The Historical Racism of Weaver’s Alma Mater and Her Current Segregationist Plans

Will McCorkle
3 min readNov 7, 2022
https://www.politico.com/magazine/story/2014/05/religious-right-real-origins-107133/

When one looks up the name Bob Jones University in history, one will find the 1983 Supreme Court case where Bob Jones was trying to defend its tax exempt status against charges of racial discrimination. Until 1971, the university completely banned African Americans, later they prohibited non-married African Americans before finally settling on banning interracial marriage and dating (a policy they kept until 2000). This naturally caused issues with their tax exempt status. Given the blatant racism of the positions, the Supreme Court ruled against Bob Jones saying they did not have the “religious right” to enforce discriminatory practices.

I am very aware of the history of Bob Jones. My family is from Greenville and has a deep history at the institution. Though I never attended there, my grandfather was on the board and my grandmother taught there. I even went to Bob Jones III’s house once as a child. I do remember being young and them telling me why interracial marriage was not right. Fortunately, my grandparents, like Bob Jones eventually did evolve on the issue. I remember my grandfather saying proudly that he was the minister that actually performed the first interracial marriage at Bob Jones. It was a testament how people could change and evolve.

Bob Jones University itself has come out and apologized for its history of racism. This should certainly be applauded. However the history of segregation that encompassed Bob Jones is now being promoted by one of its alumni who is pushing for the privatization of public education, which will no doubt lead to even greater segregation. School choice in general has often led to segregation. We can see this in places like Charleston County, where the public school choice has largely created white and black schools on the peninsula and North Charleston in particular.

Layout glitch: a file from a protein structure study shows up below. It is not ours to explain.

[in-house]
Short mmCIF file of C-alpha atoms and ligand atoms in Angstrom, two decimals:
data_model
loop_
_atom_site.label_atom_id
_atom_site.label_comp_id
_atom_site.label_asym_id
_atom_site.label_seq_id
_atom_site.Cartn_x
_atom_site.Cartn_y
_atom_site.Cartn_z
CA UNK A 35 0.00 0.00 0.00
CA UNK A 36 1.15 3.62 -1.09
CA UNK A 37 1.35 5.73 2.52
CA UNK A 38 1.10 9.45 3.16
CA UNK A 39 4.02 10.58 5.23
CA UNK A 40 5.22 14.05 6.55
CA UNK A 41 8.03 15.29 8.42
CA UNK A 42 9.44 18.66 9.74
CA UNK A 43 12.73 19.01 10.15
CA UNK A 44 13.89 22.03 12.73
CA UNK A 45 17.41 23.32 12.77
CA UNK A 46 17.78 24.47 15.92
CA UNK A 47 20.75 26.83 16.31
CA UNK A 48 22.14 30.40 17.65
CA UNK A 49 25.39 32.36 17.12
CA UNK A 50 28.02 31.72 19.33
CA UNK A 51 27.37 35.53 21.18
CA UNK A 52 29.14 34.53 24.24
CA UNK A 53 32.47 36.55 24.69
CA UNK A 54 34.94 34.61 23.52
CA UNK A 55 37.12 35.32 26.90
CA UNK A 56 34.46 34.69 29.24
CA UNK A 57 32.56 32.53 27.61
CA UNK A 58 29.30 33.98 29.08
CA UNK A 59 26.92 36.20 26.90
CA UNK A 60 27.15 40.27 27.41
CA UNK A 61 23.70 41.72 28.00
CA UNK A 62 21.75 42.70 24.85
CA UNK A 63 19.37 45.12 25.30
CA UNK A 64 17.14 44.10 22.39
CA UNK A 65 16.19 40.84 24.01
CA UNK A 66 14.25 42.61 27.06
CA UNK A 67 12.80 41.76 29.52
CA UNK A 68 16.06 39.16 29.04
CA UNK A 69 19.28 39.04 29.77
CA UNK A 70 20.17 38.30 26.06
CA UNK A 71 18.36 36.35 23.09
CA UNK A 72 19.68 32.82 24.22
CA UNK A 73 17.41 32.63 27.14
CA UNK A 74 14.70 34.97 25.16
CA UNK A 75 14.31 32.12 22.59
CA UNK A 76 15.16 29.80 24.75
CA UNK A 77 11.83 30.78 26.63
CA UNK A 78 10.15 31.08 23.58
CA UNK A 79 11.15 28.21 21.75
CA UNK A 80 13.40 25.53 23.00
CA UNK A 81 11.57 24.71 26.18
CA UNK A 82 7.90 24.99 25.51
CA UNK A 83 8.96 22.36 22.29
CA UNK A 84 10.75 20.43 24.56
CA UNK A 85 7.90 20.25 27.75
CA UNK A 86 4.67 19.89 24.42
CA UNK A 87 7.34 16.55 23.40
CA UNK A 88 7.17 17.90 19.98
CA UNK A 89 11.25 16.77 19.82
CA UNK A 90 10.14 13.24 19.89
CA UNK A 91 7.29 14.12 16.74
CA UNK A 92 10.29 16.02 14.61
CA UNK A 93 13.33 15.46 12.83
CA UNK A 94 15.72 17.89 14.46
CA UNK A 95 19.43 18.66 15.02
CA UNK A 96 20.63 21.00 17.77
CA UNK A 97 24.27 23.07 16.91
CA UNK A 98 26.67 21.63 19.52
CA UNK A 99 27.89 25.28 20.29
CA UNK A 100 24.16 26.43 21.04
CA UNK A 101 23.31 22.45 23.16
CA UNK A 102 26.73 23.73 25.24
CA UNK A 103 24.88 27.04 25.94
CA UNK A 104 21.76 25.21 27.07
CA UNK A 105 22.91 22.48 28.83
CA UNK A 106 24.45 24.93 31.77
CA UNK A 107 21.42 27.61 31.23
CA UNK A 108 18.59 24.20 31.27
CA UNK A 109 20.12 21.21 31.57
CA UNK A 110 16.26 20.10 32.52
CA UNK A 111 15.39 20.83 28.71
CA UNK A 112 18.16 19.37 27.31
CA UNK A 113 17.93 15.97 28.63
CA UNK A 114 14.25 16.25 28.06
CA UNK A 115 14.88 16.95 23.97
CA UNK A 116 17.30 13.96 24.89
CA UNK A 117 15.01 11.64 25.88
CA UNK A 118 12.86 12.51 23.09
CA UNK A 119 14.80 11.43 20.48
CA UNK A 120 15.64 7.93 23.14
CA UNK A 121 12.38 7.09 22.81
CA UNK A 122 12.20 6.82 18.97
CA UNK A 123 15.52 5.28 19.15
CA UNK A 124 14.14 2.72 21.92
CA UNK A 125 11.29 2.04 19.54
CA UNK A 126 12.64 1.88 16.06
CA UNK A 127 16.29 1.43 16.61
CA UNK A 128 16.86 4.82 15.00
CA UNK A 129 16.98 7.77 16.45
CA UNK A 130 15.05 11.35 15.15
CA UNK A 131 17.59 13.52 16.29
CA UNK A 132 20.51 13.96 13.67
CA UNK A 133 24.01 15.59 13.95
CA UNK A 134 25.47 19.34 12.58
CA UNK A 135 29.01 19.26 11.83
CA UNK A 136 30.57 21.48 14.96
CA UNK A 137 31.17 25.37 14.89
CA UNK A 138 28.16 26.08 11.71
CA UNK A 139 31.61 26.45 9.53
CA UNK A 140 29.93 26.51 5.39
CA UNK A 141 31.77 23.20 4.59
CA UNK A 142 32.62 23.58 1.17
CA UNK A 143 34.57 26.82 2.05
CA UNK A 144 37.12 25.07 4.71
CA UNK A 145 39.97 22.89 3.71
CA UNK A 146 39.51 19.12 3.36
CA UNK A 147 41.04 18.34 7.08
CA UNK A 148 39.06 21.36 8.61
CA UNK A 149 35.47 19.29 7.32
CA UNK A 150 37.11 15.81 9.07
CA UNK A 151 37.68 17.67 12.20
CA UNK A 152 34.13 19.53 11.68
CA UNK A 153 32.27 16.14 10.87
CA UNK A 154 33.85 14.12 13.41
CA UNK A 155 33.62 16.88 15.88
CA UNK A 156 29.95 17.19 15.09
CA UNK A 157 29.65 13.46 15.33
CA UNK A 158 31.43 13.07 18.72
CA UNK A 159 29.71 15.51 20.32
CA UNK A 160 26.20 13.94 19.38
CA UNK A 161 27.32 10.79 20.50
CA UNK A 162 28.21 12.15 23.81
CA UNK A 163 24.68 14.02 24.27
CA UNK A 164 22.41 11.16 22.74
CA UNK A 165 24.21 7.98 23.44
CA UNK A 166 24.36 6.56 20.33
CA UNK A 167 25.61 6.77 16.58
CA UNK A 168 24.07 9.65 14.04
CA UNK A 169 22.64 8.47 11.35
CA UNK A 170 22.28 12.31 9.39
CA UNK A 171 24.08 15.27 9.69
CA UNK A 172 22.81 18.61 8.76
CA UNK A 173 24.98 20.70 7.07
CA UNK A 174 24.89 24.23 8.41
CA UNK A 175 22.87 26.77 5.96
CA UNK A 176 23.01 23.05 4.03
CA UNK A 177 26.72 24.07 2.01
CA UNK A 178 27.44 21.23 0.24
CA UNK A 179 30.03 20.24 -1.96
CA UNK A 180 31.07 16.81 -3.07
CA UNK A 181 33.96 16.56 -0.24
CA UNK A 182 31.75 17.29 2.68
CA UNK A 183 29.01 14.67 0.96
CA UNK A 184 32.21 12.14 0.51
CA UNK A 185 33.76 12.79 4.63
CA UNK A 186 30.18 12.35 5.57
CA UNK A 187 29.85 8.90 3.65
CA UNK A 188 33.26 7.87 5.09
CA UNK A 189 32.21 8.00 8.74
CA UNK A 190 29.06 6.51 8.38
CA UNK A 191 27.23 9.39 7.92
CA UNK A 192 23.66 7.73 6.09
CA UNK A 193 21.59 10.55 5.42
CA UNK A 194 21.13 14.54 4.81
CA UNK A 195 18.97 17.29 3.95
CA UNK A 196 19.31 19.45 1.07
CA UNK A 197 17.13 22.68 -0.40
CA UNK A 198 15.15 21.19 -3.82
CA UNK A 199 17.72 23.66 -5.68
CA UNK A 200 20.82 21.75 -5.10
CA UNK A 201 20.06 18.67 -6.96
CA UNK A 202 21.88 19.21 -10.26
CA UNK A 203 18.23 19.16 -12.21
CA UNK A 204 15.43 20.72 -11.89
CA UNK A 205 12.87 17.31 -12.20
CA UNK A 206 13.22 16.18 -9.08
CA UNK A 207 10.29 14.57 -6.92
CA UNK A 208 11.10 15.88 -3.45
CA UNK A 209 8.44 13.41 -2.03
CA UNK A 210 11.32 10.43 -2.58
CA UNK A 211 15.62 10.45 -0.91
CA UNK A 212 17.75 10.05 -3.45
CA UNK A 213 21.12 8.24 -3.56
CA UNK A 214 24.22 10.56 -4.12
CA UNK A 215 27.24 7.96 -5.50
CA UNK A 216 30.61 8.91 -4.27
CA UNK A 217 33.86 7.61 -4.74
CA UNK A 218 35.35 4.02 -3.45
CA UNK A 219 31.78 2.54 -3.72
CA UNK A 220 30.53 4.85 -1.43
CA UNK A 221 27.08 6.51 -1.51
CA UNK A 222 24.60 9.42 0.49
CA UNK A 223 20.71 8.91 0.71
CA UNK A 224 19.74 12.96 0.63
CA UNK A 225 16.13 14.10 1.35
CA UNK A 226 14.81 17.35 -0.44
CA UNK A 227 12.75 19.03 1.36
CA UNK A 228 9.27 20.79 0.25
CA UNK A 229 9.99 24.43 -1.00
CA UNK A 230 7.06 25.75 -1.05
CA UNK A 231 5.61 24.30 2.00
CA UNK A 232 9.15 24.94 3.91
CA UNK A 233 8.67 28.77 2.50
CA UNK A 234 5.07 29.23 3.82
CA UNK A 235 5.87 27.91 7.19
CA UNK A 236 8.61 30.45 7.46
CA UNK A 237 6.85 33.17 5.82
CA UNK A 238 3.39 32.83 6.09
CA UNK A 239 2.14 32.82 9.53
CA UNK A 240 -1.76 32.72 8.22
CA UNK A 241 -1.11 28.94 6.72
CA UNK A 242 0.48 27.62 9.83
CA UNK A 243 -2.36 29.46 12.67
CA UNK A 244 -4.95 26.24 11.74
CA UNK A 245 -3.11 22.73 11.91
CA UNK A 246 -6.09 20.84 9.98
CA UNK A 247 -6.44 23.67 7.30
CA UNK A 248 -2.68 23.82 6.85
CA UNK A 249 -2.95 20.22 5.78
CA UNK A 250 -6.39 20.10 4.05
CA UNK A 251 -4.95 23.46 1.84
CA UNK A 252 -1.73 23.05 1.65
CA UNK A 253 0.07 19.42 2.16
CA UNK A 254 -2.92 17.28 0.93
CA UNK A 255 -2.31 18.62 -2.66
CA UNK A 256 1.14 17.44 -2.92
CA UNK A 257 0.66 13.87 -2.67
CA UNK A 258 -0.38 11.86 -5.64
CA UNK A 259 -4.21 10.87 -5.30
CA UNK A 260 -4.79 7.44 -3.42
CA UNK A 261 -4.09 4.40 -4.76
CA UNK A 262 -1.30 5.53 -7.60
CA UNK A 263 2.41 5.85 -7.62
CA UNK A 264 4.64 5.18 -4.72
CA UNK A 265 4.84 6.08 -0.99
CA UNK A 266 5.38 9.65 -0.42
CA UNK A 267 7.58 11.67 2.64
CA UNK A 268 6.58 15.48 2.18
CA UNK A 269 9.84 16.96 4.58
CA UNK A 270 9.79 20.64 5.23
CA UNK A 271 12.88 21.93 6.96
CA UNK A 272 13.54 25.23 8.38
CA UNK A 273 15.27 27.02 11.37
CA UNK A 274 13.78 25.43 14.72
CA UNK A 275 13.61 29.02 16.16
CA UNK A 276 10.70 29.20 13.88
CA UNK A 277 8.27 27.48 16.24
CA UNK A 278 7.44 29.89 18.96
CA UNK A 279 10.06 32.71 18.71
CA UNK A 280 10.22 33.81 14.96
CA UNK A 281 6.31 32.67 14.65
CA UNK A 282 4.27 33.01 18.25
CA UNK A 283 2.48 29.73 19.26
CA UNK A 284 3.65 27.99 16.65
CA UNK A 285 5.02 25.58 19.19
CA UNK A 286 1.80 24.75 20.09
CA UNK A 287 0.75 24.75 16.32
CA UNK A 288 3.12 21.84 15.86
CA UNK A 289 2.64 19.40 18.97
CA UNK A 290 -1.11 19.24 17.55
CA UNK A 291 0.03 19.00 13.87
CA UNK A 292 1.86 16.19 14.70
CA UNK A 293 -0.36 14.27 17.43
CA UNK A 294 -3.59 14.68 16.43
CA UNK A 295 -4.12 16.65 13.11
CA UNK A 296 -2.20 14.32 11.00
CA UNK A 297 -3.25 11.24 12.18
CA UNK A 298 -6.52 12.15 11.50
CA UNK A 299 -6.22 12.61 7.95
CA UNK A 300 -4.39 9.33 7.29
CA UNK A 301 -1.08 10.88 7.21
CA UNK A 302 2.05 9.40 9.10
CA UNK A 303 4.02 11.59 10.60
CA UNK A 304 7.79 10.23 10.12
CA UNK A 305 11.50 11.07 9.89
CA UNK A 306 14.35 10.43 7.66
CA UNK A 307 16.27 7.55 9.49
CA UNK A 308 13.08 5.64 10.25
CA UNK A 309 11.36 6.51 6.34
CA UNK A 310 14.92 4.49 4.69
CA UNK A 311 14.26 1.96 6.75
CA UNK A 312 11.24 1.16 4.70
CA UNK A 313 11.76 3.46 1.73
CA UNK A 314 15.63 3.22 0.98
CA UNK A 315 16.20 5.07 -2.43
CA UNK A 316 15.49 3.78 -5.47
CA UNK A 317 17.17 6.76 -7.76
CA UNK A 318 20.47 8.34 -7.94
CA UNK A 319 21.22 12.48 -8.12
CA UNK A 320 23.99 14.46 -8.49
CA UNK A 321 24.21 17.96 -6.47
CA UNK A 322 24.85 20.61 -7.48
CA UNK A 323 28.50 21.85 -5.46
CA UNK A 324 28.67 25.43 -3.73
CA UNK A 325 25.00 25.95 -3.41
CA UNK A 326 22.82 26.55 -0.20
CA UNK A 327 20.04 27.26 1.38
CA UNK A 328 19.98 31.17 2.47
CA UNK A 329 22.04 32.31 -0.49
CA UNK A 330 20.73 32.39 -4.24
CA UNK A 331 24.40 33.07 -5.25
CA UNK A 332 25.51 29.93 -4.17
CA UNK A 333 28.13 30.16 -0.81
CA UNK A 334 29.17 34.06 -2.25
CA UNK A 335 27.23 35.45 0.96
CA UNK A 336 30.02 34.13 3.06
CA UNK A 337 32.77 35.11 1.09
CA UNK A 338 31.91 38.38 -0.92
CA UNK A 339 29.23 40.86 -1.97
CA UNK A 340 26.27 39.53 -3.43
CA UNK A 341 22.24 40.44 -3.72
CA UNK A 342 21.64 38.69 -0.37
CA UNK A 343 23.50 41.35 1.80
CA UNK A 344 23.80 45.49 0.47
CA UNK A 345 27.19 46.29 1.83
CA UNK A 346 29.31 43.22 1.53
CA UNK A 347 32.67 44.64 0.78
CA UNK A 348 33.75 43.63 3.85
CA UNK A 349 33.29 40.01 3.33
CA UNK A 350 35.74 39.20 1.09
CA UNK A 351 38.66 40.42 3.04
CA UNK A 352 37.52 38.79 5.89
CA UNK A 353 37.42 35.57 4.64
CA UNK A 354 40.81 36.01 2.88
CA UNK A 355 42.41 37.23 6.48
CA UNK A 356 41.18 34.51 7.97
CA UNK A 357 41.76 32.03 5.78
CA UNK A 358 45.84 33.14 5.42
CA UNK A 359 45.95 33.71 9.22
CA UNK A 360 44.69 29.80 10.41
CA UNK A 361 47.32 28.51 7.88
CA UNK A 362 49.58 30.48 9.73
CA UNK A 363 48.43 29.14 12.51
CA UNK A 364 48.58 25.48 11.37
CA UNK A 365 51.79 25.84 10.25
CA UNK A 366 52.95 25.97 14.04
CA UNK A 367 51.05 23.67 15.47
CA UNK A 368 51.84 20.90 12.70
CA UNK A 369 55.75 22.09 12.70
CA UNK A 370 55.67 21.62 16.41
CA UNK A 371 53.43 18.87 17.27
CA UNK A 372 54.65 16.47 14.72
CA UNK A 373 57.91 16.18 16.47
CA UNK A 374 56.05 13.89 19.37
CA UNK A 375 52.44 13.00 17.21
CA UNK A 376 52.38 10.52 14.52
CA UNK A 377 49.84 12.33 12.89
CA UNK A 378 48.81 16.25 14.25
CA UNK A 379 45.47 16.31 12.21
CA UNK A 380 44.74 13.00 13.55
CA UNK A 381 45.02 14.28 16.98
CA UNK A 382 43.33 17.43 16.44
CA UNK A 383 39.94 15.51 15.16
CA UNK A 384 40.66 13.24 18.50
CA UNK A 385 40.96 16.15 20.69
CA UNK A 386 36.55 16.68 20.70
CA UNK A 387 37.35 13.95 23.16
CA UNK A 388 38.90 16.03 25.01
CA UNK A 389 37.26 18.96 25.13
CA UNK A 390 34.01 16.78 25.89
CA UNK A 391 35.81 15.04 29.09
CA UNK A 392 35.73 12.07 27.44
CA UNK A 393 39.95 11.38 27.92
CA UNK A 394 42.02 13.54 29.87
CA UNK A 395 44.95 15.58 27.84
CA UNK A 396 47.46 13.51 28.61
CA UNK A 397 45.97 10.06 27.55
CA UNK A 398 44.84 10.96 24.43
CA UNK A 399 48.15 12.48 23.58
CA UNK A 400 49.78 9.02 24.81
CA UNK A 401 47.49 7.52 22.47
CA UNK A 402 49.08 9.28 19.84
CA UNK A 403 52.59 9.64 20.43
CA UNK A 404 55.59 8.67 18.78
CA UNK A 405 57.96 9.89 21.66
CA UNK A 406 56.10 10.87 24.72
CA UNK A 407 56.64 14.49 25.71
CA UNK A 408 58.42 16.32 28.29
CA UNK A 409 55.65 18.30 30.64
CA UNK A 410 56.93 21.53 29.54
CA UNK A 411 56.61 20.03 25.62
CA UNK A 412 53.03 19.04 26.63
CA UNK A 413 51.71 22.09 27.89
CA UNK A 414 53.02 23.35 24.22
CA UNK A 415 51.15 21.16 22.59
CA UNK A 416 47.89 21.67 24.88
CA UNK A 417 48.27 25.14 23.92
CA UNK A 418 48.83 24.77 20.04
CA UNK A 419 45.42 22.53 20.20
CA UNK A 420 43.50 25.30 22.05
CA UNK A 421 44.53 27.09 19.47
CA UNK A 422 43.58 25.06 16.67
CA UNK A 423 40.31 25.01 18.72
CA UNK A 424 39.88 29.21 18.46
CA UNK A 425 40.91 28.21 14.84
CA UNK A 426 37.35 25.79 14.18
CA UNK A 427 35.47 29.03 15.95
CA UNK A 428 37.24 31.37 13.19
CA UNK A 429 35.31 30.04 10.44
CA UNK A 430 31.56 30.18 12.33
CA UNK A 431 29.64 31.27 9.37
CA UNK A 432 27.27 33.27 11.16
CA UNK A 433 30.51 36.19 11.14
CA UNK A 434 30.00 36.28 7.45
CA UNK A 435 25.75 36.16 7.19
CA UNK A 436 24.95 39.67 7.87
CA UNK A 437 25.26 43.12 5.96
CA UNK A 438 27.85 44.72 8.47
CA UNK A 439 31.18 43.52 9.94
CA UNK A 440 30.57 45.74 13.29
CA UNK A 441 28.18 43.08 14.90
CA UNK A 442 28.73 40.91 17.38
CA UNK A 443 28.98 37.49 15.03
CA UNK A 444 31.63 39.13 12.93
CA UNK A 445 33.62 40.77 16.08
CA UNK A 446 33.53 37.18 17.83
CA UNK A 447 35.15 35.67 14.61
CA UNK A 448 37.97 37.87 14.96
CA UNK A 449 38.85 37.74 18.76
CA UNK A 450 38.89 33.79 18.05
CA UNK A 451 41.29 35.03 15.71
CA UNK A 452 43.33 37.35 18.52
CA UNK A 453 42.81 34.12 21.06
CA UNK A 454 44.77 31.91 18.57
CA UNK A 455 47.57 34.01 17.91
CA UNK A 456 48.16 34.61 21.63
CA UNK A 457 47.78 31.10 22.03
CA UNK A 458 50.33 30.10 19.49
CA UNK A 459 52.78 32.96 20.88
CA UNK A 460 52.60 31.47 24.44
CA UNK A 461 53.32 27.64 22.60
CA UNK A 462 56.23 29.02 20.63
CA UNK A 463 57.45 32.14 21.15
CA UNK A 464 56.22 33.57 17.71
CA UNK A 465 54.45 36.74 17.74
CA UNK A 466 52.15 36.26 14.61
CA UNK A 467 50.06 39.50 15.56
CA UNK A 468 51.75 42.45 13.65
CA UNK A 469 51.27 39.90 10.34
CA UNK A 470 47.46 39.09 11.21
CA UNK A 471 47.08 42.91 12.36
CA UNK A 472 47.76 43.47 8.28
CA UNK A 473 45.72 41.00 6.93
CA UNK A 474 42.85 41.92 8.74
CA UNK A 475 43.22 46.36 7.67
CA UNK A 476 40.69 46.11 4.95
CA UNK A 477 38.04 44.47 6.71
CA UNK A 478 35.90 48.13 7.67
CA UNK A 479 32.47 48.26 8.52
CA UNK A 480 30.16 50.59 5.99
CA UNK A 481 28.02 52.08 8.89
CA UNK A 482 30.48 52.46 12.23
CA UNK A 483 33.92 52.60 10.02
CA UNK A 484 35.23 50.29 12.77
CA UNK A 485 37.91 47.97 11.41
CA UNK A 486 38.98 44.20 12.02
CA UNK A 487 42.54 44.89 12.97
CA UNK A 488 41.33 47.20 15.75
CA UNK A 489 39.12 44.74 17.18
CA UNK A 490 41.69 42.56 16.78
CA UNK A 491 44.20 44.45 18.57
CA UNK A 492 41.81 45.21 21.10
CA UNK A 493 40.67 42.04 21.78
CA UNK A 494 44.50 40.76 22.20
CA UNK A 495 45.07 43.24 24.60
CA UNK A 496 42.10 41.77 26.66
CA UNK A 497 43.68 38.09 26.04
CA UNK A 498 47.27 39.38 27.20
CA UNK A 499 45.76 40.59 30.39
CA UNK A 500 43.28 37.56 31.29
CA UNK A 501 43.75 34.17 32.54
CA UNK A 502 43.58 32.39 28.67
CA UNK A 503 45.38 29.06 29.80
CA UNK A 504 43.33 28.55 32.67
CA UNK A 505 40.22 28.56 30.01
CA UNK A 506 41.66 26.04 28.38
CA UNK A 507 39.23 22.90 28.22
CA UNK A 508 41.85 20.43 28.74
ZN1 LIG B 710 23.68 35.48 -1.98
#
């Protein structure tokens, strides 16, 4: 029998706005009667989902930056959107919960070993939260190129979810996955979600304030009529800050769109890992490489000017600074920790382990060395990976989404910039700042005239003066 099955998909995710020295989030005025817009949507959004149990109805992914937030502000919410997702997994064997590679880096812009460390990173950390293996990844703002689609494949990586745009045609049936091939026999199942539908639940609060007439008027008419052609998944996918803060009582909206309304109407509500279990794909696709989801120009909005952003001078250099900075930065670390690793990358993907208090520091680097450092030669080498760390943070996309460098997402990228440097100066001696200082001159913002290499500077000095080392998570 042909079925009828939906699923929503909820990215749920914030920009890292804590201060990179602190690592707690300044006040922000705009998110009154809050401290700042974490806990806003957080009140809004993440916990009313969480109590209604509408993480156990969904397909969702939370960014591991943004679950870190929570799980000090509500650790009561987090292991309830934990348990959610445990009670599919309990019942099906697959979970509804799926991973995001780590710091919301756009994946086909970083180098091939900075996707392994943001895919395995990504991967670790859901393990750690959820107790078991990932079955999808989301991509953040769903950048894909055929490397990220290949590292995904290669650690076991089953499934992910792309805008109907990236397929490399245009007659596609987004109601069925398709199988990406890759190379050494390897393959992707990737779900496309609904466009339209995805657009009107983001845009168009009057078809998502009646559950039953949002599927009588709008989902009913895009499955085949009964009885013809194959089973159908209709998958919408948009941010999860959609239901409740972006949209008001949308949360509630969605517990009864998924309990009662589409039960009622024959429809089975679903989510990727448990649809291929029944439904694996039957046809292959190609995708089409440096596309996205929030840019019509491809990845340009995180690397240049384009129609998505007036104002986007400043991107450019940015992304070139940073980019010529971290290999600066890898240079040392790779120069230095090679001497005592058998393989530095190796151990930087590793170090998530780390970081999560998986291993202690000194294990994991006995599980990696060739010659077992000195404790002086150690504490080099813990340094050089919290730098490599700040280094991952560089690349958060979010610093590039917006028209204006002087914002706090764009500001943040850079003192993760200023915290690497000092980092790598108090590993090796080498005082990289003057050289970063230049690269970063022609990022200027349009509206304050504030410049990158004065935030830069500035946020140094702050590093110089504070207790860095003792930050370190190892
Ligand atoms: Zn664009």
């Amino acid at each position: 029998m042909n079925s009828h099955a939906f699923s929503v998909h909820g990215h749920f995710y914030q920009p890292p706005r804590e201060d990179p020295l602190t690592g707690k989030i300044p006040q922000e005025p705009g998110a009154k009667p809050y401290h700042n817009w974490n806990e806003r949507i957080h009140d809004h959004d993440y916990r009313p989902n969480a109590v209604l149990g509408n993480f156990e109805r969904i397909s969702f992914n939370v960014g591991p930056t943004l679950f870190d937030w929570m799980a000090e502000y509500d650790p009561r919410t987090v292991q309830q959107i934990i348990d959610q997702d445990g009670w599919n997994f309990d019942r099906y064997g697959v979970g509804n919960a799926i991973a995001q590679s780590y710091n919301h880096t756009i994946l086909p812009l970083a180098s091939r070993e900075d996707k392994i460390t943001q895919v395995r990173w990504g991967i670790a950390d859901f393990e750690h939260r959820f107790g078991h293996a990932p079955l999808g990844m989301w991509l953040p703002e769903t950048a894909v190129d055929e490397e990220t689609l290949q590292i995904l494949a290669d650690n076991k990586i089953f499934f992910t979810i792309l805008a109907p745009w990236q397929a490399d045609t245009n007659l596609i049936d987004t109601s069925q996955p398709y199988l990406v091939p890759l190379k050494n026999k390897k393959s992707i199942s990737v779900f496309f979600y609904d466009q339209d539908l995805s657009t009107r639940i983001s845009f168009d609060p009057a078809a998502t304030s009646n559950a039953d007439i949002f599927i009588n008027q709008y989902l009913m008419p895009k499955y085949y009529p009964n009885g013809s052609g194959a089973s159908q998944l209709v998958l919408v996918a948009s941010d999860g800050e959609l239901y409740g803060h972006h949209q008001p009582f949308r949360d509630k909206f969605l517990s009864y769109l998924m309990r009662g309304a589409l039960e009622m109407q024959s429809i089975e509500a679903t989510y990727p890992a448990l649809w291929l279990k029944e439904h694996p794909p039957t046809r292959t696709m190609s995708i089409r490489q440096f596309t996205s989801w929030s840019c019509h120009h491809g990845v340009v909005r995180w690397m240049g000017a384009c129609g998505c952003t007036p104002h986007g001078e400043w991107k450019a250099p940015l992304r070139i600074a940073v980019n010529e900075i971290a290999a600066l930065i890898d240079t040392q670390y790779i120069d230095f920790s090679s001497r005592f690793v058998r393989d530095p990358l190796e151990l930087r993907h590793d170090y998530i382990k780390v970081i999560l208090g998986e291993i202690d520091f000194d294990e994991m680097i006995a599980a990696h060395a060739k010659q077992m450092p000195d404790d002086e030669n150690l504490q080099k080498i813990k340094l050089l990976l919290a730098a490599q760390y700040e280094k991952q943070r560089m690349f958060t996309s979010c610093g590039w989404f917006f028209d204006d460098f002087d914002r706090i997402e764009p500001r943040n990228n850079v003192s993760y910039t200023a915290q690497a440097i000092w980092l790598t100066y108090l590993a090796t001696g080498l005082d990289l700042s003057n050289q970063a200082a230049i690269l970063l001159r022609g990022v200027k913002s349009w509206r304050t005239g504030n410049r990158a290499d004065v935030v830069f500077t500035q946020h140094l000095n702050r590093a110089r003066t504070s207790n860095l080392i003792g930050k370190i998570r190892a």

Weaver does not only want to expand public school choice and charter schools, she wants to take it a step farther and actually give scholarship funds to students to go to private schools and something even more irrational of giving money for homeschool resources and micro schools. This will largely mean that wealthier and more privileged families (primarily white) will use these funds and more low income and students of color will be less prioritized in under funded public schools. Despite Ellen Weaver trying to hide behind the words of Tim Scott and Condoleezza Rice about school choice really being about helping poor children and the civil rights issue of our time, the historical record shows a very different story with school choice being initially championed by school segregationists. Though the current policies might not be as openly racist, they will have many of the same segregationist and inequitable ends.

Despite all her rhetoric about school choice being a civil rights issue, it not the black community that is largely supporting Ellen Weaver. It is almost exclusively white families, especially those who would like to put their own kids in homeschool or private schools and get taxpayer money to do so. You would think with someone who obtained a questionable graduate degree in a matter of months from an institution that has such a jaded history might think twice about pushing such segregationist policies. We need to call a spade a spade and realize what her policies are. Though she might not be guided by the same racial animus that her alma mater possessed in the past, in some ways her plans are even more dangerous for the children of South Carolina. We have not even begun to talk about her plans to cut the funding for poor and disabled children in the state by refusing federal funds. Please convince your one friend who has not voted or the one that is still on the line to vote for Lisa Ellis and not let these regressive policies absolutely decimate our education system.

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Will McCorkle

I am an education professor in South Carolina with an emphasis in immigrant rights and peace education